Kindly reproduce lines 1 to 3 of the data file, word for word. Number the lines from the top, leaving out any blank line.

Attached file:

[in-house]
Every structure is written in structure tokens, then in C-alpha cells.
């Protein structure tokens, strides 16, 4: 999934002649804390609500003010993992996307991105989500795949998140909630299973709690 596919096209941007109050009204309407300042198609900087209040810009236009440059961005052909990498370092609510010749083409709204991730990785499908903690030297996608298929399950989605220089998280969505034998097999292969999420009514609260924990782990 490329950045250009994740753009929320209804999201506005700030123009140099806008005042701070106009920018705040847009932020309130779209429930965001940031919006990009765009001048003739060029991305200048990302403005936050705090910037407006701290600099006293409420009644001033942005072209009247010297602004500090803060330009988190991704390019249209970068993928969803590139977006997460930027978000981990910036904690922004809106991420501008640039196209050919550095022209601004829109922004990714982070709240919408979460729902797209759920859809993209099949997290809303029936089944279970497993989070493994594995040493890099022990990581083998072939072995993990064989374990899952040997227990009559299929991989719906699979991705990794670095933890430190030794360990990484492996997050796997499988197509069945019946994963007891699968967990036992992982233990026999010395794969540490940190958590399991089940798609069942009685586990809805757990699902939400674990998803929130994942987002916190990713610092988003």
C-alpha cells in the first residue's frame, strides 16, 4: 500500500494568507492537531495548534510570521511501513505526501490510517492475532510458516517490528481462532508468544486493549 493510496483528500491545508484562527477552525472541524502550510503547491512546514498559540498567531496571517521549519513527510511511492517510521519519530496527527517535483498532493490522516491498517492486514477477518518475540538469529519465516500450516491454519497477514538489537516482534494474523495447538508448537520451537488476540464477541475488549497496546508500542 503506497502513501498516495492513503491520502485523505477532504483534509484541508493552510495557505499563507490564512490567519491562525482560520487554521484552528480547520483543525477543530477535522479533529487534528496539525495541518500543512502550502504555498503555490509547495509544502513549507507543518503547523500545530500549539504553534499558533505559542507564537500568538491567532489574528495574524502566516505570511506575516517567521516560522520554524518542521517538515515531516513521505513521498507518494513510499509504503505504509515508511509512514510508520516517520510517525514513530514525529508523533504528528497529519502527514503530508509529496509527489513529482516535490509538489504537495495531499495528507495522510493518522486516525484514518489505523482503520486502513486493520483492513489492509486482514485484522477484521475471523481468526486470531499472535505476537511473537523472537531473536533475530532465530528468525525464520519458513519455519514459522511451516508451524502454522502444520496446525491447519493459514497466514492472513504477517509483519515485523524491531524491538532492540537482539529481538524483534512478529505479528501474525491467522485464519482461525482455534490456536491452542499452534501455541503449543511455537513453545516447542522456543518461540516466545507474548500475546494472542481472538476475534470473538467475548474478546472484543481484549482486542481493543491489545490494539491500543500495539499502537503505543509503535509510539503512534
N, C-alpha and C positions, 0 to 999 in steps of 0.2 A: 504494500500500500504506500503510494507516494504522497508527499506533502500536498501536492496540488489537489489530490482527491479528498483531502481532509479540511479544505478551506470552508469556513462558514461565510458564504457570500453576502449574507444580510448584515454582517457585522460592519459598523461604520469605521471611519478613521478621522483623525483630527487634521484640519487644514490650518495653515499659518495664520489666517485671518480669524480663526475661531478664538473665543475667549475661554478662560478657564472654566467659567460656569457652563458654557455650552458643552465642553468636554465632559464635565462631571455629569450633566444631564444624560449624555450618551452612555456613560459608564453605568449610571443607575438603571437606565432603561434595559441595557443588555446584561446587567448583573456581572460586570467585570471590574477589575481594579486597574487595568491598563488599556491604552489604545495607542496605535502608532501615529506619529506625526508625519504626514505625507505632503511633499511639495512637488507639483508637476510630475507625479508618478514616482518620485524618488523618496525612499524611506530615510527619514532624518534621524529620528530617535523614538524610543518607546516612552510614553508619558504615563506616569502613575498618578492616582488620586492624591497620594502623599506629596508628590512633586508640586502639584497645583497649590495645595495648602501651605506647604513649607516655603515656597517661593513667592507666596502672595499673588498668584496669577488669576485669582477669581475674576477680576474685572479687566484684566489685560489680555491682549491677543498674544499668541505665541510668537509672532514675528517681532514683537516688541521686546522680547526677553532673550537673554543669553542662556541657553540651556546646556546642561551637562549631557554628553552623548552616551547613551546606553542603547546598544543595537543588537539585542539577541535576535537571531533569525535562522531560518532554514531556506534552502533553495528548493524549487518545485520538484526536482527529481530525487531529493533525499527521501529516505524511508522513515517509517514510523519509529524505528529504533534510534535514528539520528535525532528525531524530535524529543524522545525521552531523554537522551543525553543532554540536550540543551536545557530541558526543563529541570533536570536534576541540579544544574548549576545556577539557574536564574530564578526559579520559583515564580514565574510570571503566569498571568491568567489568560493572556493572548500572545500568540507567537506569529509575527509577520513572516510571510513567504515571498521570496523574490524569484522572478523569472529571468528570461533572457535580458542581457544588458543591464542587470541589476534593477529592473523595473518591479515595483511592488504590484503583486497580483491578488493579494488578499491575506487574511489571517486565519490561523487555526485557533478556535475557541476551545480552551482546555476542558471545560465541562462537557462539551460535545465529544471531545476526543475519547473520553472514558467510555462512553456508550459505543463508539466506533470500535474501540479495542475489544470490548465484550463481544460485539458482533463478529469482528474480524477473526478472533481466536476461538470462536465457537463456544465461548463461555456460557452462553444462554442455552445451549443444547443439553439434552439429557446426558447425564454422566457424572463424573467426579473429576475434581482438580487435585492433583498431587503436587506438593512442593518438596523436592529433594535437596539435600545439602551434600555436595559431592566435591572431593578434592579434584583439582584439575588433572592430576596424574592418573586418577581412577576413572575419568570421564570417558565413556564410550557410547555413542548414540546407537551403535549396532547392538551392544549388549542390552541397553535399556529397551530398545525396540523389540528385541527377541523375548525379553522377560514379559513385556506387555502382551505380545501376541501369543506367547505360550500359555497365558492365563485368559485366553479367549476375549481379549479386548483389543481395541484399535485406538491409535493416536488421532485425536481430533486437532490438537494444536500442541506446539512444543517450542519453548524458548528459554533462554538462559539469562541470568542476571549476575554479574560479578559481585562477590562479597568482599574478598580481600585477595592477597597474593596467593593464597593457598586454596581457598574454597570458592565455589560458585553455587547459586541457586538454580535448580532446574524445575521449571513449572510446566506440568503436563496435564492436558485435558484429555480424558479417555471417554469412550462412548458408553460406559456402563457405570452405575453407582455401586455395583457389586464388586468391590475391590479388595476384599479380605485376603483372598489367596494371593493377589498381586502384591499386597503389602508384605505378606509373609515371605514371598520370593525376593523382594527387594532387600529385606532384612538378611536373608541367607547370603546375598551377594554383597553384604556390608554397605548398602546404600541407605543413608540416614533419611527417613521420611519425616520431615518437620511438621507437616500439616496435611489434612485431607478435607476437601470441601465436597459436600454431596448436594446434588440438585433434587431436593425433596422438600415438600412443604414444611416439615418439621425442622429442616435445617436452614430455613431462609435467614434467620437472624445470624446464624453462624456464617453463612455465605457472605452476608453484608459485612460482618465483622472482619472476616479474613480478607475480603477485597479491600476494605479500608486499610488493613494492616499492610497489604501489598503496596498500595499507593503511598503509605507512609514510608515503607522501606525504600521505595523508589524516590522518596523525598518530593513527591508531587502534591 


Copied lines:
[in-house]
Every structure is written in structure tokens, then in C-alpha cells.
């Protein structure tokens, strides 16, 4: 999934002649804390609500003010993992996307991105989500795949998140909630299973709690 596919096209941007109050009204309407300042198609900087209040810009236009440059961005052909990498370092609510010749083409709204991730990785499908903690030297996608298929399950989605220089998280969505034998097999292969999420009514609260924990782990 490329950045250009994740753009929320209804999201506005700030123009140099806008005042701070106009920018705040847009932020309130779209429930965001940031919006990009765009001048003739060029991305200048990302403005936050705090910037407006701290600099006293409420009644001033942005072209009247010297602004500090803060330009988190991704390019249209970068993928969803590139977006997460930027978000981990910036904690922004809106991420501008640039196209050919550095022209601004829109922004990714982070709240919408979460729902797209759920859809993209099949997290809303029936089944279970497993989070493994594995040493890099022990990581083998072939072995993990064989374990899952040997227990009559299929991989719906699979991705990794670095933890430190030794360990990484492996997050796997499988197509069945019946994963007891699968967990036992992982233990026999010395794969540490940190958590399991089940798609069942009685586990809805757990699902939400674990998803929130994942987002916190990713610092988003």